In the past year though, I have found that Solo goes better with the reins just attached to the rings as shown. I have also made a sliphead, so that I can add a bit.

I like the Y where the cheeks attach to the noseband on the Josh Nichol bridle, though I do not find that my noseband does twist down, nor does it rotate around his head, inspite of being done up relatively loosely. However, Solo is extremely light and responsive to ride, and I never need to take up enough of a pull to cause this, which could be a problem on a different horse.

Is my bridle what you would call a sidepull? (I call it a Marks pattern bridle!!)

Dorothy

Yes, Dorothy, it is OK to refer to an jumping hackamore as a sidepull. 'Sidepull' is the generic term. The outfit you illustrate here is the other form of jumping hackamore, the type with a flat noseband. The flat noseband can either be just a flat piece of leather or it can be padded. This is the same outfit I rode my old Painty Horse in for years. -- Dr. Deb

Attachment: Solo Bridle websize.jpg (Downloaded 756 times)

Last edited on Tue Mar 2nd, 2010 07:11 pm by DrDeb

Indy
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 Posted: Tue Mar 2nd, 2010 01:00 pm
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Dorothy, We have the type you sent a picture of too. I believe they are generally called english jumping hackamores here. We have another contraption called an Arabian S hackamore. It has an S shaped side piece with either a piece of rawhide, leather or biothane over the nose piece, a chin strap which is most often a chain but can be swapped out for something else and a thin wire that holds the 2 sides together so that they don't flip outwards. I have one somewhere in my scrap pile.
Clara

Dorothy
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 Posted: Tue Mar 2nd, 2010 01:03 pm
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Hi Kathy,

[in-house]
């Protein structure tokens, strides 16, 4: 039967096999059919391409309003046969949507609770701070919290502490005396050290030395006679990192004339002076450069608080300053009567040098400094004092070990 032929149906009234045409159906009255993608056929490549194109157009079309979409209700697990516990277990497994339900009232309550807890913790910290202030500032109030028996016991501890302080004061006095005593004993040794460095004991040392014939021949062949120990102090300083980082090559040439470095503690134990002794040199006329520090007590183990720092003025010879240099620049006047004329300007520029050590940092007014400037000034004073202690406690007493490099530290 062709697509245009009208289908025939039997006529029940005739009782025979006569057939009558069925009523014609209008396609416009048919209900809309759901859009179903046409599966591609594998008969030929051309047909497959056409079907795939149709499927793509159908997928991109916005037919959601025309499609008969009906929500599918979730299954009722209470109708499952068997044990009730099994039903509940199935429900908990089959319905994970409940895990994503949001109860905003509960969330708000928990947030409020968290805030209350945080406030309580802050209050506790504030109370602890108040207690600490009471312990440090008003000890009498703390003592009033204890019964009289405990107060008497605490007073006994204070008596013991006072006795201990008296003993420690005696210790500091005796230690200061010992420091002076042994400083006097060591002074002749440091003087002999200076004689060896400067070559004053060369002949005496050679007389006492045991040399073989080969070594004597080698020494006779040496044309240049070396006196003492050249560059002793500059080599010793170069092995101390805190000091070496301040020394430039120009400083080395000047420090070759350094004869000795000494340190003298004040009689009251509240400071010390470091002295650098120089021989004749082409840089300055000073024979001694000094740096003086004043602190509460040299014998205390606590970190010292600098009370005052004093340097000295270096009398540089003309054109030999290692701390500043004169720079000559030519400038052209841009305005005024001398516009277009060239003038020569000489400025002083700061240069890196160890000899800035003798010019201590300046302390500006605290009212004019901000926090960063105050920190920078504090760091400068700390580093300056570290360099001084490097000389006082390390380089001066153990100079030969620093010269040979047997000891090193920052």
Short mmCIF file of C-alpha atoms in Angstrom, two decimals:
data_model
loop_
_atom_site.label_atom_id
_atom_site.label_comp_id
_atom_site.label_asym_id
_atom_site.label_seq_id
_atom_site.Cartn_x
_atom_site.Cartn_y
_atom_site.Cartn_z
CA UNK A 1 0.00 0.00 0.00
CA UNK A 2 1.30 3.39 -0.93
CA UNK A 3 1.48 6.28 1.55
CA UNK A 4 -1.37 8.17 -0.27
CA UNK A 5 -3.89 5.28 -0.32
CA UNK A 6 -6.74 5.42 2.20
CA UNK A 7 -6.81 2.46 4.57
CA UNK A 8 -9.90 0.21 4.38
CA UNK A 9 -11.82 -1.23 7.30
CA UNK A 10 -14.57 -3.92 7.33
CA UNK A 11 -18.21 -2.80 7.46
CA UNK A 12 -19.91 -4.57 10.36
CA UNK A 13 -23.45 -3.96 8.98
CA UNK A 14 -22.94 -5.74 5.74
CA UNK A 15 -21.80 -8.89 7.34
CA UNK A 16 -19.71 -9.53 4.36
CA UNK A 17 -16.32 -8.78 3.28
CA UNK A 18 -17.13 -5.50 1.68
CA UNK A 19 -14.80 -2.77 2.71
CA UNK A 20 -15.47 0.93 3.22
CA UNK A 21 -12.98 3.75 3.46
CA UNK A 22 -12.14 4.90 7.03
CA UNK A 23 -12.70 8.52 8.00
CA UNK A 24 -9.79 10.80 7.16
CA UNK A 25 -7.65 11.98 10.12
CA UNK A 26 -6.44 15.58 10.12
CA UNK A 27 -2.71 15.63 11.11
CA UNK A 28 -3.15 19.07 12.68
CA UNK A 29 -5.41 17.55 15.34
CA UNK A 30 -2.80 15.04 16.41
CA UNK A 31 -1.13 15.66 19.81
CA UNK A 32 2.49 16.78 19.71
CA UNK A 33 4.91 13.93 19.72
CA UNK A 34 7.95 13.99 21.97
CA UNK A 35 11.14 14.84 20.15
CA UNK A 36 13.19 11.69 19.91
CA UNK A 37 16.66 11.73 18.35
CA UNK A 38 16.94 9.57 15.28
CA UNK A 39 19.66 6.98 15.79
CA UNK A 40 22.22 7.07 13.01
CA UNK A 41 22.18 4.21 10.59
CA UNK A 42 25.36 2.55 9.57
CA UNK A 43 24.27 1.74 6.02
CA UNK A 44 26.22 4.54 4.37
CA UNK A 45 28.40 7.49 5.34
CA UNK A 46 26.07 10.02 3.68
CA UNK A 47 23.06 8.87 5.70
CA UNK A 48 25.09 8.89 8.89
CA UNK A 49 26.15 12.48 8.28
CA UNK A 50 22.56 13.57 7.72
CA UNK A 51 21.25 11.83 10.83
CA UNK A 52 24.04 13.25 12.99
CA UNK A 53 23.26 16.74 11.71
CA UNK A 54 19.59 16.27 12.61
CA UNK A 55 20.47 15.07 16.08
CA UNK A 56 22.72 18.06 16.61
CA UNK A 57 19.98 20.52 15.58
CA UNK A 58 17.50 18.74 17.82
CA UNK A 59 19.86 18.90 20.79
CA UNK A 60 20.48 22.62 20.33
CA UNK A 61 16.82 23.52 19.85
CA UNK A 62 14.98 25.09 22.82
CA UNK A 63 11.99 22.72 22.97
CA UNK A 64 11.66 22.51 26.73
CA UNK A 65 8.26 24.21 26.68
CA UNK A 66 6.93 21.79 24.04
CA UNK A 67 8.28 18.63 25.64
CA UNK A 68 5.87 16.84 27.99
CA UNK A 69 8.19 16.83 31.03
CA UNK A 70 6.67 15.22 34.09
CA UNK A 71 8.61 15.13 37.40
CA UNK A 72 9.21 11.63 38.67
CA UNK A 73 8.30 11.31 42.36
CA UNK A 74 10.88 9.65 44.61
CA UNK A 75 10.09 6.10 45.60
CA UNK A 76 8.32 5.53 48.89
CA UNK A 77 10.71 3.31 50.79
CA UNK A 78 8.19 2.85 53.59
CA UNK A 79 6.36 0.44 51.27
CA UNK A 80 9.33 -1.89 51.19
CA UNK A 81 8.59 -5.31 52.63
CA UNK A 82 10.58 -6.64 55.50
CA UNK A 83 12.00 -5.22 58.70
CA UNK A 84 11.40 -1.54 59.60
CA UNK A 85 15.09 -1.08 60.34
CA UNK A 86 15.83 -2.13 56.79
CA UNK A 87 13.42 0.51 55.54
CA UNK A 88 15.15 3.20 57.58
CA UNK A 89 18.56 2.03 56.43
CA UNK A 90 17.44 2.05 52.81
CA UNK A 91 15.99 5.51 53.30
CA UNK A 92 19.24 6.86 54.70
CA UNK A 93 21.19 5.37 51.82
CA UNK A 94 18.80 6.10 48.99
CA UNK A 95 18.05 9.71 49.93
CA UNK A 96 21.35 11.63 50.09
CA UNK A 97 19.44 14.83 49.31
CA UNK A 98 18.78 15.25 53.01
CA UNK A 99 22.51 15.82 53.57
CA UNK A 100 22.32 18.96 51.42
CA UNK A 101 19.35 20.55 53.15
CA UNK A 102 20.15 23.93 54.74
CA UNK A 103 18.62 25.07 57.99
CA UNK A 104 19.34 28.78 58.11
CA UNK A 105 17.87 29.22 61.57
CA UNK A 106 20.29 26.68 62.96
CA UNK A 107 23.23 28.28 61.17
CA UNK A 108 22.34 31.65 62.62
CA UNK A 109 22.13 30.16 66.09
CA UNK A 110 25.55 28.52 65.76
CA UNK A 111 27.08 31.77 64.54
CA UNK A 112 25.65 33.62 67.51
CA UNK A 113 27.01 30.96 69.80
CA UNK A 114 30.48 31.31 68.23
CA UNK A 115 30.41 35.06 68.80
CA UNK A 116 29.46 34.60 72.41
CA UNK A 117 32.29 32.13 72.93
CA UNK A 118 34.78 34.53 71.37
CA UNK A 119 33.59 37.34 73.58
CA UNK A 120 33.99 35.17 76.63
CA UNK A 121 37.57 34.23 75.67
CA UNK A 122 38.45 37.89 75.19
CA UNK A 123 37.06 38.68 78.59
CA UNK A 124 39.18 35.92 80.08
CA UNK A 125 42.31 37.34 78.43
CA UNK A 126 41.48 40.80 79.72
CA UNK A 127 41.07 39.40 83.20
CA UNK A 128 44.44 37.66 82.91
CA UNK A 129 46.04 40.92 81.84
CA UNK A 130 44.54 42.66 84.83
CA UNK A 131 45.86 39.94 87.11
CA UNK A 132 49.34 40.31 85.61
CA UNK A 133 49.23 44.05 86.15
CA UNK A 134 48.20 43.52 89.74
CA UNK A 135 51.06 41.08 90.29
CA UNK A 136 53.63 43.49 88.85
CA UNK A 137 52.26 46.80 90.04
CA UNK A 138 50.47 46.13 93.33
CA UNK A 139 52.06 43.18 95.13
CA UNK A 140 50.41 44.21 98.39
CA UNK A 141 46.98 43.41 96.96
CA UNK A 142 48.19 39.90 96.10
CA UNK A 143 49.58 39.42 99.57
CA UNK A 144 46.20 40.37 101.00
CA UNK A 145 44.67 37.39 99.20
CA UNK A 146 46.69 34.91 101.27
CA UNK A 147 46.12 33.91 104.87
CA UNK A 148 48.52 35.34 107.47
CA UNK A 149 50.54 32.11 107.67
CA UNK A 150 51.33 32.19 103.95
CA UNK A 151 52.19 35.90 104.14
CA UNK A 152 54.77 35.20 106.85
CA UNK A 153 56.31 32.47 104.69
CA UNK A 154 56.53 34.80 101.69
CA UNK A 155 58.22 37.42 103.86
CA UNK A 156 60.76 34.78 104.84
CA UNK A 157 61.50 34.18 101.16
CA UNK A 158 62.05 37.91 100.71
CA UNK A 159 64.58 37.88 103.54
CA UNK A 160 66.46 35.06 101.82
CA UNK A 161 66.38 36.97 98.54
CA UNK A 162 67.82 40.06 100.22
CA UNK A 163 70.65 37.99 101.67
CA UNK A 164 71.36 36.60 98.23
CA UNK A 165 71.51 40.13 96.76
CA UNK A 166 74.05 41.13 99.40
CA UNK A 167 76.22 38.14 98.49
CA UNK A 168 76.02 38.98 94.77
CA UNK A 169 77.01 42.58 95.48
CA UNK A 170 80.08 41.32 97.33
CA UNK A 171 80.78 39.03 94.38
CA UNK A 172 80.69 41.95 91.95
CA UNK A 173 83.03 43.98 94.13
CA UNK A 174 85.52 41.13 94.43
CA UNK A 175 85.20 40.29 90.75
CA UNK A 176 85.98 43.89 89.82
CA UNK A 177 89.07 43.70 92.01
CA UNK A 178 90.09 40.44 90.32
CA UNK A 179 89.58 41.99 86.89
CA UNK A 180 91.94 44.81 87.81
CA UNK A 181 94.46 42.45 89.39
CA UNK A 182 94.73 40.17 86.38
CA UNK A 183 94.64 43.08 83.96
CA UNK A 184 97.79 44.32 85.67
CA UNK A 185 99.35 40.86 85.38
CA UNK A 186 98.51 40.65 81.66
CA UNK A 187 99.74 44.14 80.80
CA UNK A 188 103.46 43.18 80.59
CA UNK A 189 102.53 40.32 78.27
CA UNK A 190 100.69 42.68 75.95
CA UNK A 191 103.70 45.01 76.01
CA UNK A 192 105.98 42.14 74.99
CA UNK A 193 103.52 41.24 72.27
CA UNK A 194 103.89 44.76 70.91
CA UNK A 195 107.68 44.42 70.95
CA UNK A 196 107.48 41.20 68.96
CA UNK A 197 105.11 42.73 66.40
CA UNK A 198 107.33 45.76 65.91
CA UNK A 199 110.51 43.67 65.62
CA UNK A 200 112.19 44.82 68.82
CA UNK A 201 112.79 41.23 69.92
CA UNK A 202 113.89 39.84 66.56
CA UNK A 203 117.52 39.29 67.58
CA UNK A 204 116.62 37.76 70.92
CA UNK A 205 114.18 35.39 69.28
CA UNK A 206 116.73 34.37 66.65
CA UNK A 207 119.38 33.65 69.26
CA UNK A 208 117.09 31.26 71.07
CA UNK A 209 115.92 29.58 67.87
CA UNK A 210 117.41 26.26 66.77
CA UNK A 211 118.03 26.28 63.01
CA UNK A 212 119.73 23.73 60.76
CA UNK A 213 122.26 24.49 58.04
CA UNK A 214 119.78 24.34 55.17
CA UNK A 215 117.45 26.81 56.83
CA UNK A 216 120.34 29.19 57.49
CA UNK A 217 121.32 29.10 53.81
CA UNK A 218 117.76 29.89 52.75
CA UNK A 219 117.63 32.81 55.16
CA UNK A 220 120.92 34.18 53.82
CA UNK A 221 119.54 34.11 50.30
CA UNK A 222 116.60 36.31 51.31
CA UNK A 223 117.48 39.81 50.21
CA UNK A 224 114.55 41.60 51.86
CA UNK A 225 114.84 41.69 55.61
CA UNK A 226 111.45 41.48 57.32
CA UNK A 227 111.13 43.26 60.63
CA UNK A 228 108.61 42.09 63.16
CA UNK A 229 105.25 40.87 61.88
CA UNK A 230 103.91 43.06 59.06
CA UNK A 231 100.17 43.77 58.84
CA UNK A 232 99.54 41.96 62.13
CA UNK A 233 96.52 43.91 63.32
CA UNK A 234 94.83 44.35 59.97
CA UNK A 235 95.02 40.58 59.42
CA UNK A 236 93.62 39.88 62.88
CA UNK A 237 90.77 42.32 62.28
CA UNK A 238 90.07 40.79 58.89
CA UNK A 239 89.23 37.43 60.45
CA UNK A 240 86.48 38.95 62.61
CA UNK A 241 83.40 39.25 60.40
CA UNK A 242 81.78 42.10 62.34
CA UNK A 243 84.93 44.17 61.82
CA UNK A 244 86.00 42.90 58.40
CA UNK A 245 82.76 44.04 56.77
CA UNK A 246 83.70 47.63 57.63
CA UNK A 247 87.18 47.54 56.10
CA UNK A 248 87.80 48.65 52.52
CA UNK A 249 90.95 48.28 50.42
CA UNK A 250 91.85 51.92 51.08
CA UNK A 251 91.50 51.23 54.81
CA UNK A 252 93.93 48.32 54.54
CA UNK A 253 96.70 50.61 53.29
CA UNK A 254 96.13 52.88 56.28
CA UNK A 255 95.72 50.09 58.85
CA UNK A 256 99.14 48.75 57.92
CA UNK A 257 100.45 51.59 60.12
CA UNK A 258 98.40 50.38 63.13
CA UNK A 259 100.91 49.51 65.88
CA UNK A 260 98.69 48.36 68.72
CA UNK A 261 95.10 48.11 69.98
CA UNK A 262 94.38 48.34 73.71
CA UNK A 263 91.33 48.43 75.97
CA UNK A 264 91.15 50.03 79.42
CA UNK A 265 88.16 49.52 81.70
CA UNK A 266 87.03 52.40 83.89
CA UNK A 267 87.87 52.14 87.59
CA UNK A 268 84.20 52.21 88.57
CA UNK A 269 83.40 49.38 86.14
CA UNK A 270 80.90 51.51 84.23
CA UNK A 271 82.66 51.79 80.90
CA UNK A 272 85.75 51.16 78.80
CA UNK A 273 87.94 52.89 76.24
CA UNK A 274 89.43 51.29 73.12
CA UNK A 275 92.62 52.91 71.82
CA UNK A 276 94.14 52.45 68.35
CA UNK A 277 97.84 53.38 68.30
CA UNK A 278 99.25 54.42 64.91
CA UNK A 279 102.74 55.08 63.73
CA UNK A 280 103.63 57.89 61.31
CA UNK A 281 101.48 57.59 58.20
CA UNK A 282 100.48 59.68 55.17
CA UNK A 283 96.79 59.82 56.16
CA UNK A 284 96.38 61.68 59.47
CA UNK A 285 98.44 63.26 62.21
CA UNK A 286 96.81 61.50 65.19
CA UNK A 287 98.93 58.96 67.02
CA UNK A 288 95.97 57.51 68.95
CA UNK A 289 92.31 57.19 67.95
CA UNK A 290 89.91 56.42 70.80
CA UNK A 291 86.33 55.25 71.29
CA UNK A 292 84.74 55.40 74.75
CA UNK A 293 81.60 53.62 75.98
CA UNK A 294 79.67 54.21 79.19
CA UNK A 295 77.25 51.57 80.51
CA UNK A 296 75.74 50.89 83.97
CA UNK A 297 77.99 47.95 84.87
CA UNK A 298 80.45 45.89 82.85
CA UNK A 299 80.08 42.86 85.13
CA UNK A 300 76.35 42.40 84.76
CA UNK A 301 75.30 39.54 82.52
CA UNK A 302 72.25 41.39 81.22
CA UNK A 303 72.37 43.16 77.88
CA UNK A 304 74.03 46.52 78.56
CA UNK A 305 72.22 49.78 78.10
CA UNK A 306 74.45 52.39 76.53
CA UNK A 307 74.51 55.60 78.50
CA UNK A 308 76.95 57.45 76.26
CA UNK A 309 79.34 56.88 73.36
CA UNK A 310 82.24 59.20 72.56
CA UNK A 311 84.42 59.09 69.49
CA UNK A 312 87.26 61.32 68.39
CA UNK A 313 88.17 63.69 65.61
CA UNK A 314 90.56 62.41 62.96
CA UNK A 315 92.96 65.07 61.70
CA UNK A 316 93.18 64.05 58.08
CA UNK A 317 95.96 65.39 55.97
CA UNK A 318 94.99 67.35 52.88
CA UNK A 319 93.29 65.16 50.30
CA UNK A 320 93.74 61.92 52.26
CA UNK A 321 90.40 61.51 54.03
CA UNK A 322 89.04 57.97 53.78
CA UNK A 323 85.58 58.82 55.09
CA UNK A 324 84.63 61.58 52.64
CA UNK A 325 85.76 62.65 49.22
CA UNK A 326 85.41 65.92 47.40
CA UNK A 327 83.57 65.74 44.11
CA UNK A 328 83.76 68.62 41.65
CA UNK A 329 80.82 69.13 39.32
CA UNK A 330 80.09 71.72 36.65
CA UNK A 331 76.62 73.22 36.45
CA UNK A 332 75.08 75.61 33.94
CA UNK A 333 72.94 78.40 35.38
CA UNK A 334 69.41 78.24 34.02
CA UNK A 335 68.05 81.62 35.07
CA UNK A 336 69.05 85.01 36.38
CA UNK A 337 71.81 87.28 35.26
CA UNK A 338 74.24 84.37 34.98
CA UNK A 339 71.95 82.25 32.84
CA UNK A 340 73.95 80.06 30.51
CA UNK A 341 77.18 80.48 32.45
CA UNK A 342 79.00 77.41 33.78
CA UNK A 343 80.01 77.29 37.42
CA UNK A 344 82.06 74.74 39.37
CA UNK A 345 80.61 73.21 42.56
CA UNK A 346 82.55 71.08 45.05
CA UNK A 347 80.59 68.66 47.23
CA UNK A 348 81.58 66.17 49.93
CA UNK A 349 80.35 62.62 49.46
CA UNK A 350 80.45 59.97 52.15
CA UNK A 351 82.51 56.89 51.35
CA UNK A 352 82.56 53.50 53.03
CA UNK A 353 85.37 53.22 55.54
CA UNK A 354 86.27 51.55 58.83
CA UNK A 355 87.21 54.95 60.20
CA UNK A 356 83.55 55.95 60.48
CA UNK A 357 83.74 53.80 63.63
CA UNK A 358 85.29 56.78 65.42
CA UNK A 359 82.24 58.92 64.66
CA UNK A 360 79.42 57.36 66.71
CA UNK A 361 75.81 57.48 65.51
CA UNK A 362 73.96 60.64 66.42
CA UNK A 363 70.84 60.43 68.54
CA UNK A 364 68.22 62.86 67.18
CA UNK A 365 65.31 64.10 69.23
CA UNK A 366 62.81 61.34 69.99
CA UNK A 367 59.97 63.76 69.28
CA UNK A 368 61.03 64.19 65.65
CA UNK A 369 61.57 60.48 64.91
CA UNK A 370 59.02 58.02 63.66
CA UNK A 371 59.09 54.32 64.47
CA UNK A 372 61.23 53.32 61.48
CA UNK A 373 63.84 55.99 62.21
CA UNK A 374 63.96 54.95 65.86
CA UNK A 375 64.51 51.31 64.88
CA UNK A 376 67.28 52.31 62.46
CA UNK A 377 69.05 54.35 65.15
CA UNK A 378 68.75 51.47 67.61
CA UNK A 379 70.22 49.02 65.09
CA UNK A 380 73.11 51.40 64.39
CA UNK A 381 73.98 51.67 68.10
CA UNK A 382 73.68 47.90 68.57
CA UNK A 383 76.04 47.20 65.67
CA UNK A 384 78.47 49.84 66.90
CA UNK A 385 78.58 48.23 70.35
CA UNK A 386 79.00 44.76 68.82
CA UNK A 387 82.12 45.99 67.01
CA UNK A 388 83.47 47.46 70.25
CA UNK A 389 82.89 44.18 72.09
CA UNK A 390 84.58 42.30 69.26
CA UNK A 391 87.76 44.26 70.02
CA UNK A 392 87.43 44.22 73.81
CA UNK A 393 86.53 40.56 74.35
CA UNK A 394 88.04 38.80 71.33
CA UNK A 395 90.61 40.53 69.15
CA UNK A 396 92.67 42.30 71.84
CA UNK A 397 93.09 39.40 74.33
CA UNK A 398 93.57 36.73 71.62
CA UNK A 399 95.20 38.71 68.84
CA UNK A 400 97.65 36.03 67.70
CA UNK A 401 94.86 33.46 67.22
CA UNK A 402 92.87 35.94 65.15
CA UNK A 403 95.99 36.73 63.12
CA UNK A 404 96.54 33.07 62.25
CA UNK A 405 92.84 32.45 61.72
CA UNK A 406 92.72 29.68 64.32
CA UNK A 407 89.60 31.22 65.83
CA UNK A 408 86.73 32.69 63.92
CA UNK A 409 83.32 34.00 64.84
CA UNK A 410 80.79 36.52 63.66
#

our post crossed in the ether!

I will find a photo of a XXXX to post, though I know from previous threads that Dr Deb does not rate them, partly due to the slow release, and also because the crossunder straps can cause confusion for the horse when head twirling, the direct pull on the ring on the side you want to twirl to is ok, but the pressure on opposite cheek of the crossunder strap potentially asks the horse to twirl the other way. Not great.


Clara, yes, I too have the one you describe called a 'Little S' which I did buy from the US


Dorothy

Dorothy, please stop mentioning the name of a forbidden person. We do not mention these names here because mention constitutes implicit advertising for a product or person of whom we do not approve. You may discuss in generic terms only, i.e. 'bridles that do such and so'. No product of any type, whether we approve of it or not, can be mentioned here by name, because we are not engaged in advertising. We do mention items made by our own approved clinicians when those items are of high quality and recommendable for the benefit of your horsemanship and the horse's welfare. -- Dr. Deb


Last edited on Tue Mar 2nd, 2010 07:14 pm by DrDeb

kindredspirit
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 Posted: Tue Mar 2nd, 2010 01:09 pm
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Dorothy wrote:

Is my bridle what you would call a sidepull? (I call it a Marks pattern bridle!!)

Dorothy

Nice job Dorothy.  Here is what I would call a sidepull (from Josh's site, you can't see the rein rings though)

Attachment: sidepull_01.jpg (Downloaded 745 times)